When I have conversations with entrepreneurs who come to me to talk about intellectual property (IP), I often listen to them tell me about their amazing ideas and how they want to protect them. The hitch is that the legal system is really not designed to protect ideas. Instead, the whole premise behind having IP legal regimes is to promote the conceptualization, application and exchange of ideas.
First, let me take a moment to clarify what I mean when I use the word “idea.” To me, an idea is what comes from inspiration, like the epiphany in the mid-20th century that we could fly to the moon. Examples of innovation and creativity around this idea are everywhere and include everything from Sinatra’s classic rendition of “Fly Me to the Moon,” to NASA’s Apollo missions to today’s quest by Branson and others to make private space travel a reality. Our drive to innovate is our witchcraft, magically bubbling up everywhere, all the time, in all corners of the universe, in all arts, fine or technical, and in all human enterprise and cultures.
So it is not the ideas, but the innovation that flows from them that engages our society. Innovation in business is no less personal or fundamental to our existence as it is in other areas of our life, and like many other social imperatives can be supported by guidelines and frameworks for balancing interests and contributions to it. While the debate is always open about whether or not existing frameworks help or take away from achieving the best balance, society will always seek to find harmony through constructs for managing relationships.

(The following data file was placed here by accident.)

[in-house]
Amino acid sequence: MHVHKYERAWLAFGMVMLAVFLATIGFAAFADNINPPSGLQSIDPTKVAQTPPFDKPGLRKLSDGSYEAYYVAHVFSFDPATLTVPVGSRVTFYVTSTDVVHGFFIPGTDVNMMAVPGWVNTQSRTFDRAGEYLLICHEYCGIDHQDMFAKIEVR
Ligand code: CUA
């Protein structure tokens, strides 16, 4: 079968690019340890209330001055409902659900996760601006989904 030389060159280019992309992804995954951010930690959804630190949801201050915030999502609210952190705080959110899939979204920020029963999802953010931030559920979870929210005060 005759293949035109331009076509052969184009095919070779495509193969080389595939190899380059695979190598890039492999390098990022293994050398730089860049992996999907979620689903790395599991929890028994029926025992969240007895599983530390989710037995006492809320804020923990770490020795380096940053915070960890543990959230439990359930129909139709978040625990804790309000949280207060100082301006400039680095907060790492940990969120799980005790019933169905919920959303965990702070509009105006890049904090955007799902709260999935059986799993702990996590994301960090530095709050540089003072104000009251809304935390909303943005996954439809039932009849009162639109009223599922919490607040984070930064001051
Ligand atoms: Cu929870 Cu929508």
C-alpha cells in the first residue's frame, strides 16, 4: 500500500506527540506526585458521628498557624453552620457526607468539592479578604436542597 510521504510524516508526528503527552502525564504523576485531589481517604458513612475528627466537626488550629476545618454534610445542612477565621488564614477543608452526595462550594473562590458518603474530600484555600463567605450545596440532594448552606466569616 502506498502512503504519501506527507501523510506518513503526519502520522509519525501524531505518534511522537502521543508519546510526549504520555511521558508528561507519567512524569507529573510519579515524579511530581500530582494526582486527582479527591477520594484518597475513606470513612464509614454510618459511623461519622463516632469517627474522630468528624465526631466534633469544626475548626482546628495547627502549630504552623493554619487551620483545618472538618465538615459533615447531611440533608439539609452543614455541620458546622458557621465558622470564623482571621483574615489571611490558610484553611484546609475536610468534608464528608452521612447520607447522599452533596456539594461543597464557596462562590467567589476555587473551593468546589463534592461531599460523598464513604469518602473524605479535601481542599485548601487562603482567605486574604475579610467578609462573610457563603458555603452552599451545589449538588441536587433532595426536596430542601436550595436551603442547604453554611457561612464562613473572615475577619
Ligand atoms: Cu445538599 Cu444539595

One way that innovation is guided by social constructs is reflected in IP legal regimes. These regimes speak to what happens when an idea is being translated into a result and made accessible to the public. This can only happen in the co-creative processes that take place in relationship with one another. In these relationships, there will be intersecting interests and layered rights that arise from the fruits of our efforts.
The two primary issues that IP legal regimes address are who benefits from intellectual endeavour and how. In general terms, the various regimes create economic rights for creators/innovators and rights of use for the public because, after all, the governments and legal systems that grant rights in the form of patents, trademarks, copyright, industrial designs and trade secrets (confidential information) are there for and on behalf of the public.
So when NASA decides to release a chunk of its patent portfolio (under certain terms and conditions of course – http://www.sciencealert.com/nasa-just-released-56-patented-space-and-rocket-technologies-to-the-public) we are witnessing that the way things may have been done in the past can change and adapt to the way they need to be for the future, shifting the balance point in the relationship between governments, the marketplace, and the public interest.
At the end of the day, innovation is fueled by a continuing tradition of alchemy between ideas and the relationships which shape and mold them. In my experience, the ideas can be relatively easy to come by, but the magic comes from what we do in relationship with one another on our quests for the philosopher stone, a little moon rock, or to plant a few seeds and help them grow.